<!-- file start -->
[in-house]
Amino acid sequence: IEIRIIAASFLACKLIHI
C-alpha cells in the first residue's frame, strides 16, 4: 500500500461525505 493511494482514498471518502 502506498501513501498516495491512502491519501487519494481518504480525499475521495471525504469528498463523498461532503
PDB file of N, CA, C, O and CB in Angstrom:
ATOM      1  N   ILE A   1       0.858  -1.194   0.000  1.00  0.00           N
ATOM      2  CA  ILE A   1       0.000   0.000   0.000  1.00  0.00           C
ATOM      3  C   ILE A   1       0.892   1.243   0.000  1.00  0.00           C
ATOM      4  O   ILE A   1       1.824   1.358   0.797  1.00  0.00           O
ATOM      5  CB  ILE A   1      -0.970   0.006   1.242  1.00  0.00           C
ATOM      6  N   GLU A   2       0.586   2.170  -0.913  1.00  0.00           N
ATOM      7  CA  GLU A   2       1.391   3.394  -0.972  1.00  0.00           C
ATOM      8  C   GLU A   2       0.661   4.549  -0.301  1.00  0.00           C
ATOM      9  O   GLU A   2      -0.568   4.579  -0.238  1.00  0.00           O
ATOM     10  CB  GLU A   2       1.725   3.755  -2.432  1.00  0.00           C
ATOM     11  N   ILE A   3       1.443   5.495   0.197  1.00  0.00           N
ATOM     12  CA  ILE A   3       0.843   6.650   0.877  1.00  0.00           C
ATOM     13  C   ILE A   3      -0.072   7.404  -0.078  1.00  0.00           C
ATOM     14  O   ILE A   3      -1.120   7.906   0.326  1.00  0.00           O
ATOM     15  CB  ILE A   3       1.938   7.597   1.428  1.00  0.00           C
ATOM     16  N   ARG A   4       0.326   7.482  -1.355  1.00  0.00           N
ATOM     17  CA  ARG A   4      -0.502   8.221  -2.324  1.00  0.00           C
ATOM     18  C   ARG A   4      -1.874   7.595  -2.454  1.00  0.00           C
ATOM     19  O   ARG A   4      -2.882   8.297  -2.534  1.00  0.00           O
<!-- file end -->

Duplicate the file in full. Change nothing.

[in-house]
Amino acid sequence: IEIRIIAASFLACKLIHI
C-alpha cells in the first residue's frame, strides 16, 4: 500500500461525505 493511494482514498471518502 502506498501513501498516495491512502491519501487519494481518504480525499475521495471525504469528498463523498461532503
PDB file of N, CA, C, O and CB in Angstrom:
ATOM      1  N   ILE A   1       0.858  -1.194   0.000  1.00  0.00           N
ATOM      2  CA  ILE A   1       0.000   0.000   0.000  1.00  0.00           C
ATOM      3  C   ILE A   1       0.892   1.243   0.000  1.00  0.00           C
ATOM      4  O   ILE A   1       1.824   1.358   0.797  1.00  0.00           O
ATOM      5  CB  ILE A   1      -0.970   0.006   1.242  1.00  0.00           C
ATOM      6  N   GLU A   2       0.586   2.170  -0.913  1.00  0.00           N
ATOM      7  CA  GLU A   2       1.391   3.394  -0.972  1.00  0.00           C
ATOM      8  C   GLU A   2       0.661   4.549  -0.301  1.00  0.00           C
ATOM      9  O   GLU A   2      -0.568   4.579  -0.238  1.00  0.00           O
ATOM     10  CB  GLU A   2       1.725   3.755  -2.432  1.00  0.00           C
ATOM     11  N   ILE A   3       1.443   5.495   0.197  1.00  0.00           N
ATOM     12  CA  ILE A   3       0.843   6.650   0.877  1.00  0.00           C
ATOM     13  C   ILE A   3      -0.072   7.404  -0.078  1.00  0.00           C
ATOM     14  O   ILE A   3      -1.120   7.906   0.326  1.00  0.00           O
ATOM     15  CB  ILE A   3       1.938   7.597   1.428  1.00  0.00           C
ATOM     16  N   ARG A   4       0.326   7.482  -1.355  1.00  0.00           N
ATOM     17  CA  ARG A   4      -0.502   8.221  -2.324  1.00  0.00           C
ATOM     18  C   ARG A   4      -1.874   7.595  -2.454  1.00  0.00           C
ATOM     19  O   ARG A   4      -2.882   8.297  -2.534  1.00  0.00           O